We planned this trip ourselves, by using government topographic maps (available from the Canada Map Office, 615 Booth St., Ottawa K1A 0E9; and the Branch of Distribution, U.S. Geological Survey, Box 25286, Federal Center, Denver, Colo. 80225). Then we contacted local airlines, KAK Enterprises -- a tour operator -- and the Arctic Circle Hot Springs Resort directly to make final arrangements.

Cost for the 16-day canoe trip -- excluding transportation to Circle Hot Springs and the stay at the resort -- was about $1,000 per person, including air charters, canoe and kayak rentals, and food. We arranged van transportation from Fairbanks to Circle Hot Springs through KAK Enterprises, at $60 round trip per person. The resort's rates are $50 double per day.

Charter flights and arctic packages can be arranged through any of the following organizations:

* KAK Enterprises, 1215 Choctaw Rd., Fairbanks, Alaska 99705, (907) 488-2649. KAK specializes in small van tours to Circle Hot Springs from Fairbanks and can make other arrangements, such as trips to working gold mines, canoe rentals and river guides.

* Arctic Circle Hot Springs Resort, Central, Alaska 99703, (907) 520-5113.

* Harold's Air Service, 3806 University Ave., Fairbanks, Alaska 99701, (907) 456-4411.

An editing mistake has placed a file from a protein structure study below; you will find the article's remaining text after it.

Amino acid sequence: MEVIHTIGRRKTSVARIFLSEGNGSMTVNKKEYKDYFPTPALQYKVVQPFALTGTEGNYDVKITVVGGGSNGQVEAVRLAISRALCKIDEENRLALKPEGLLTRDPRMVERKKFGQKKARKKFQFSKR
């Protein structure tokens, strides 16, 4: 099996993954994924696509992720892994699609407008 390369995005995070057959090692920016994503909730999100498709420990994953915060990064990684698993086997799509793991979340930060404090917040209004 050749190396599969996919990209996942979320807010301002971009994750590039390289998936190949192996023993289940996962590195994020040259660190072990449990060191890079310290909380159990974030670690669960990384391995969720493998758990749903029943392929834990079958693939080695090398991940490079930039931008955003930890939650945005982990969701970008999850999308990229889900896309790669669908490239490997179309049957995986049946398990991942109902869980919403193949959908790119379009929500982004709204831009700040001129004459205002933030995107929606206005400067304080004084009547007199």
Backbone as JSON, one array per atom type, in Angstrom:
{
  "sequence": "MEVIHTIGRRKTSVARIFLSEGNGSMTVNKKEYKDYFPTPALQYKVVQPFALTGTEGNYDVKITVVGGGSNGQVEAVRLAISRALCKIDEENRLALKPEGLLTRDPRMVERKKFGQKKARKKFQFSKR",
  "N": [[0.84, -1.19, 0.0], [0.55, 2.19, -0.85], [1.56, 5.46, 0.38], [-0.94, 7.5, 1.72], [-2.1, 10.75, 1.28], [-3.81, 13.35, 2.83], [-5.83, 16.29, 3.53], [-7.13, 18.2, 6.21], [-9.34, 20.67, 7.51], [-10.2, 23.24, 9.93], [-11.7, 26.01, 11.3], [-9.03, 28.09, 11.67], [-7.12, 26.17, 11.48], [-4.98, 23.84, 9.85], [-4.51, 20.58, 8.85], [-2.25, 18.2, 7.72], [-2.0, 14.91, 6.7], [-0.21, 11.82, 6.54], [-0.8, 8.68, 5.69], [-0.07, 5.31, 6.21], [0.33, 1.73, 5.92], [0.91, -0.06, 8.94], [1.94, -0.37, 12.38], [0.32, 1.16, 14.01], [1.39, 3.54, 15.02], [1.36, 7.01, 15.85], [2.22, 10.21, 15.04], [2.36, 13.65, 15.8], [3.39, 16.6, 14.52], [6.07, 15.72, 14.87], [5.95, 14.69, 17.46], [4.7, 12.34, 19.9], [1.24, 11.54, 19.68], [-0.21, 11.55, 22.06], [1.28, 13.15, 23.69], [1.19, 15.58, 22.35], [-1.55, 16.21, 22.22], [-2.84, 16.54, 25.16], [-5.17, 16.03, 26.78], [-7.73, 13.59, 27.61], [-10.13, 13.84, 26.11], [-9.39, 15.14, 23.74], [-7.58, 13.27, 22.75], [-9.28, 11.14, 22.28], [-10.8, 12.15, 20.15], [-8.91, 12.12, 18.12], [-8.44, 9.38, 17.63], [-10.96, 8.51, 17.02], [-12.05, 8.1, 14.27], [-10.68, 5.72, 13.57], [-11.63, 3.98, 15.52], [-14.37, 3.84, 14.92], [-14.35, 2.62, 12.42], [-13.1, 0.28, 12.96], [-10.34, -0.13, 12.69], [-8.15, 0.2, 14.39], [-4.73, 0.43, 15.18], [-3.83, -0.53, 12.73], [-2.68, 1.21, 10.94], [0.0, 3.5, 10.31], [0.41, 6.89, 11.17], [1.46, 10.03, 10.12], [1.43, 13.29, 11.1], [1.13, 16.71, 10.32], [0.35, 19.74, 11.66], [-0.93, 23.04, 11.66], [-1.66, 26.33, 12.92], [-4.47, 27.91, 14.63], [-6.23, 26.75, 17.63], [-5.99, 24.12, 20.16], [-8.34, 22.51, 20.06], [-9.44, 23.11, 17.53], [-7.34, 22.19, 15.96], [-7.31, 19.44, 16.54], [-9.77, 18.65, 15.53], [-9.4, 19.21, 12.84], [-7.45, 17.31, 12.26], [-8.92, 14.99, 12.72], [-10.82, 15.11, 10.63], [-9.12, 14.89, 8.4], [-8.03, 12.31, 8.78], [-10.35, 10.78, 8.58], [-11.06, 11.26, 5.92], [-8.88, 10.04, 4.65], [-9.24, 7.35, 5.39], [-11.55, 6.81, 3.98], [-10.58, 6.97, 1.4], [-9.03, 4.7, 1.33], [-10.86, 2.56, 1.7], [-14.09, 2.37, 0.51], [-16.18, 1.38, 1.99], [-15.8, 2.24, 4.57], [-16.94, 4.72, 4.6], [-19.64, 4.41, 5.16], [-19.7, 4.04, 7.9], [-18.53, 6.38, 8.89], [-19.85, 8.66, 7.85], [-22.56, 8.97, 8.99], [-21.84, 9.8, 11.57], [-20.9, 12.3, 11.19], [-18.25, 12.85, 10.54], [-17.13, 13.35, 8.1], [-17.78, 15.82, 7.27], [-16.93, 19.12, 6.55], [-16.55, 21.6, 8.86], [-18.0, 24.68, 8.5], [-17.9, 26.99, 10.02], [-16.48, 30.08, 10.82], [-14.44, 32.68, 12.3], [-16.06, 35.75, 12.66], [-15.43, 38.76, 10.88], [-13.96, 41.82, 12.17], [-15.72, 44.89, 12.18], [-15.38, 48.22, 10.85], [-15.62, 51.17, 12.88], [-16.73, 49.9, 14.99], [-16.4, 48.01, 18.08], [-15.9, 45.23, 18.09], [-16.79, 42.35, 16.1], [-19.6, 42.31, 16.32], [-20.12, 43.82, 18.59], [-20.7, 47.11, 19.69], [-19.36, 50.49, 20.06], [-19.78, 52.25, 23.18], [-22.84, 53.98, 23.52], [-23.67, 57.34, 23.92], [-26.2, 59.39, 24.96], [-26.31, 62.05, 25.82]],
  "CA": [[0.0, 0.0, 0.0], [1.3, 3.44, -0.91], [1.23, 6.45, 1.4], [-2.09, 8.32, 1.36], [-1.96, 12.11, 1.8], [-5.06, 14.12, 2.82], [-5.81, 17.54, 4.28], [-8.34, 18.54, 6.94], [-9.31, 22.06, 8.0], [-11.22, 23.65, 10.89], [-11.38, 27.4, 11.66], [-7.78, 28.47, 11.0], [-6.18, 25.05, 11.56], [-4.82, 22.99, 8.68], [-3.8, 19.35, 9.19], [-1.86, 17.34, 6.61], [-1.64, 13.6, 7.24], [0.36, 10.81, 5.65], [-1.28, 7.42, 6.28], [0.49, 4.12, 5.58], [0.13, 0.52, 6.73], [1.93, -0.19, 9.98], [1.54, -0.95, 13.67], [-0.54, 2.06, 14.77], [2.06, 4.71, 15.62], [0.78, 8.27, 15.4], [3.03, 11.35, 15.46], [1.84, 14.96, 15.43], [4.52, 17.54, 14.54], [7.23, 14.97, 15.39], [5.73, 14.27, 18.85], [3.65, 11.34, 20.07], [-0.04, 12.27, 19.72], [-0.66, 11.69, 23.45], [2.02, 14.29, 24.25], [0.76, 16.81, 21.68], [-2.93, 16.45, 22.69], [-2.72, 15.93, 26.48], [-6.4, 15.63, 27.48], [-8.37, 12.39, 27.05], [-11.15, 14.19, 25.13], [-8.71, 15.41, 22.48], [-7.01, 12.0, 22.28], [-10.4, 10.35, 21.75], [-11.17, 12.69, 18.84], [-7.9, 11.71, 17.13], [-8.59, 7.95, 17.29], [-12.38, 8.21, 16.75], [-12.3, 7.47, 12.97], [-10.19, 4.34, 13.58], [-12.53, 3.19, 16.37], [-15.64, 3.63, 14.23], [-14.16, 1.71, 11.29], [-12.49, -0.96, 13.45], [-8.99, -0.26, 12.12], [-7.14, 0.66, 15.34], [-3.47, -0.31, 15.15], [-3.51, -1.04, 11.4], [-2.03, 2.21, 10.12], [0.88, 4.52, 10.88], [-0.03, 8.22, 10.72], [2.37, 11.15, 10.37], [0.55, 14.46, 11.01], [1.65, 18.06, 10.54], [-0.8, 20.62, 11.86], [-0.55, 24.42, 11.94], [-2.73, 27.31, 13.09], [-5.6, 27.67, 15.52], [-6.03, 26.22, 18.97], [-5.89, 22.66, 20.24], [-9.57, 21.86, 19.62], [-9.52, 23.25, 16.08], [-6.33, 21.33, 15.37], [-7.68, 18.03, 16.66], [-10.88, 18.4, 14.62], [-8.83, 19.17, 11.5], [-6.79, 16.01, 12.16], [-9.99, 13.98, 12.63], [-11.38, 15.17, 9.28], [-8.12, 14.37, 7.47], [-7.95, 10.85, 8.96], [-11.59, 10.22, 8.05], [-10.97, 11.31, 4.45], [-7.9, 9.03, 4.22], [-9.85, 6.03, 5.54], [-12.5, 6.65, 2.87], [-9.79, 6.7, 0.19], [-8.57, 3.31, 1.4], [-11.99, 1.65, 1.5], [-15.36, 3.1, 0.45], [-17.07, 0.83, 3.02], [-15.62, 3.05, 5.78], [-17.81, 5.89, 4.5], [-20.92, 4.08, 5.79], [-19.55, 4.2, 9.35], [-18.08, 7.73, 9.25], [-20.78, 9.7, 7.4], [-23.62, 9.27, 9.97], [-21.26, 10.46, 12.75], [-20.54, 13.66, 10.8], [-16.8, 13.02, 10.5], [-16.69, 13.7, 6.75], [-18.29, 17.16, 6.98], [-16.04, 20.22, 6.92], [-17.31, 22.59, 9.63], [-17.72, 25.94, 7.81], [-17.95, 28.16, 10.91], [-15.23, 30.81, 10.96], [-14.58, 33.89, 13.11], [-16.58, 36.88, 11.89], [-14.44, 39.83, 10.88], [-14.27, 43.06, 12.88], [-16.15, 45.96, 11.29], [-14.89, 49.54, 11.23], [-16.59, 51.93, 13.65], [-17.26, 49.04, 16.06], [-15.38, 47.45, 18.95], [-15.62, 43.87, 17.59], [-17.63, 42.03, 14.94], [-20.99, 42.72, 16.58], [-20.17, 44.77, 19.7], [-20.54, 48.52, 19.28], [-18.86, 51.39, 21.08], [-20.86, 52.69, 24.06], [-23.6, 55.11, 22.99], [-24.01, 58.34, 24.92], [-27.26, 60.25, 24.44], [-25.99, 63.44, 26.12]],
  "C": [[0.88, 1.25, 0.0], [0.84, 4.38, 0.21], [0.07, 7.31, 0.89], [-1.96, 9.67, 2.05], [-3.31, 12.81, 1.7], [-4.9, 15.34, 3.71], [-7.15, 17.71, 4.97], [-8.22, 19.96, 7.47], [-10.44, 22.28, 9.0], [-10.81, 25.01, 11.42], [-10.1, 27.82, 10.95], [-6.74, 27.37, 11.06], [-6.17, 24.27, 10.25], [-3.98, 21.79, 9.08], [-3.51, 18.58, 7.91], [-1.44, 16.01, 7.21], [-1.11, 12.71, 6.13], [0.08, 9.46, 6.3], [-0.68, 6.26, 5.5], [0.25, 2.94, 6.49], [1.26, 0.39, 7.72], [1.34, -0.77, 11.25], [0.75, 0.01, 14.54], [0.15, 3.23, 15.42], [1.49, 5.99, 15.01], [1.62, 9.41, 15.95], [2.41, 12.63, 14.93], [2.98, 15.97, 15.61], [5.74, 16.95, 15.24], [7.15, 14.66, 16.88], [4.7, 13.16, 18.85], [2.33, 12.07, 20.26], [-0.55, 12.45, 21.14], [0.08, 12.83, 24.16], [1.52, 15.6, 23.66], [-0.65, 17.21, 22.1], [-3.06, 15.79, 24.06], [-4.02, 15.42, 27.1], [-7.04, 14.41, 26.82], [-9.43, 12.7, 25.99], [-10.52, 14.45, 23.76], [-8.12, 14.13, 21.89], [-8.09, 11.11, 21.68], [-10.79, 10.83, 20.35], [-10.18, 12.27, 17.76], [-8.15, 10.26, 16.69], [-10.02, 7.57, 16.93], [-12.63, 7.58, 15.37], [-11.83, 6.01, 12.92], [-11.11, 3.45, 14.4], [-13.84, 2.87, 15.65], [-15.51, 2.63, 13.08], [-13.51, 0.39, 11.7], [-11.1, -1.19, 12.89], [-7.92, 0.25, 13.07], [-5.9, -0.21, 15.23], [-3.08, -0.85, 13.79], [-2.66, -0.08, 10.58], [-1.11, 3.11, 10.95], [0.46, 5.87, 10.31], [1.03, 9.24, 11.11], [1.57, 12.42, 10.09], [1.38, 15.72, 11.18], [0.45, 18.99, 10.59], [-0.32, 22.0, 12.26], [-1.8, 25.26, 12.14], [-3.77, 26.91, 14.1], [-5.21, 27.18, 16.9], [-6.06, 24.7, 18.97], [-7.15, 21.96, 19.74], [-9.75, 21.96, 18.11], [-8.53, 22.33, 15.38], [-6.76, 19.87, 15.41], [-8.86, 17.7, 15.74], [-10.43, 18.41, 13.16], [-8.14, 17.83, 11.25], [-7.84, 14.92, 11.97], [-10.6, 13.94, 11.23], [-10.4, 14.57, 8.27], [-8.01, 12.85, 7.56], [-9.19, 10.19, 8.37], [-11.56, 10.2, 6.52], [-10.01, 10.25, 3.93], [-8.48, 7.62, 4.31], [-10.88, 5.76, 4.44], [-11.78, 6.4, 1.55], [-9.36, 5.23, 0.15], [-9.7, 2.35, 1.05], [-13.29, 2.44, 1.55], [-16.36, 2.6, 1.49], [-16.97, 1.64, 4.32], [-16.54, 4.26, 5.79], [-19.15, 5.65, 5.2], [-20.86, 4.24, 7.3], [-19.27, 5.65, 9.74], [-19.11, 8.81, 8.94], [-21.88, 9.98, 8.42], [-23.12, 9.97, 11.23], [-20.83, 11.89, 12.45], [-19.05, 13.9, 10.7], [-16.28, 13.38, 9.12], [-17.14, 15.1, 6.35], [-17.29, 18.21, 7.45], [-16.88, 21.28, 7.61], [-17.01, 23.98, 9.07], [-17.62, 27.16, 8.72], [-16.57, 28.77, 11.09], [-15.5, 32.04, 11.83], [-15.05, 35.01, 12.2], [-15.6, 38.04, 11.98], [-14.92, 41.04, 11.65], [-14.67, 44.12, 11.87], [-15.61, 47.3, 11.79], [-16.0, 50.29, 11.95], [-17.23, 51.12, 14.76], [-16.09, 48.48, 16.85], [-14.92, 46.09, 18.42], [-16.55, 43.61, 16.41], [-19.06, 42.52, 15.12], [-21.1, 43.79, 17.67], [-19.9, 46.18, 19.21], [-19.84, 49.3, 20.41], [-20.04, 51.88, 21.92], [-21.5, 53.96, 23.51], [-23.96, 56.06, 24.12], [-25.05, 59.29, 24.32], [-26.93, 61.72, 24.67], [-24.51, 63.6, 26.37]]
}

* Sunshine Copters, General Delivery, Circle, Alaska 99733, (907) 773-1219.

* Arctic Circle Air Service, P.O. Box 22, Fort Yukon, Yukon Territory, Canada 99740, (907) 662-2320.

* Wright Air Service, International Airport, East Side, Fairbanks, Alaska 99707, (907) 456-5502.

GETTING THERE: From Washington, Western, American and United airlines fly to Fairbanks. Both Western and American offer Supersaver round-trip fares of $481. Tickets must be purchased 30 days in advance. With Western you must travel on Tuesday or Wednesday and stay no longer than 21 days, and with American you must stay one Saturday night.

WHEN TO GO: July is the warmest month on the Porcupine River, although the weather is pleasant from mid-June to mid-August.

WHAT TO TAKE: As our experience with the grizzly proved, it is wise to take along a 12-gauge shotgun, with about 20 rounds of ammunition. Other items to add to your usual camping gear are mosquito coils and head nets. (Although we were not bothered by bugs either on the Yukon or the Porcupine Rivers, they can be troublesome.) Be sure to take fishing gear for the salmon and grayling. And emergency flares are a must.

Our own little comforts included small pillows to sit on while paddling and to use underhead while napping, a tea kettle to keep simmering over the campfire and plenty of condiments, such as mayonnaise in tubes and lots of spices.

In Fairbanks there is a number of sporting equipment stores where you can purchase both new and used gear to fill out your kit. There are also supermarkets with all the fresh foods you might want, and what you forget you can buy in the general store at Arctic Circle Hot Springs Resort.

HEALTH: You should be in fairly good shape and able to paddle moderately for five to seven hours a day, with energy left over to set up camp in the evening. It's essential to have canoeing and camping experience.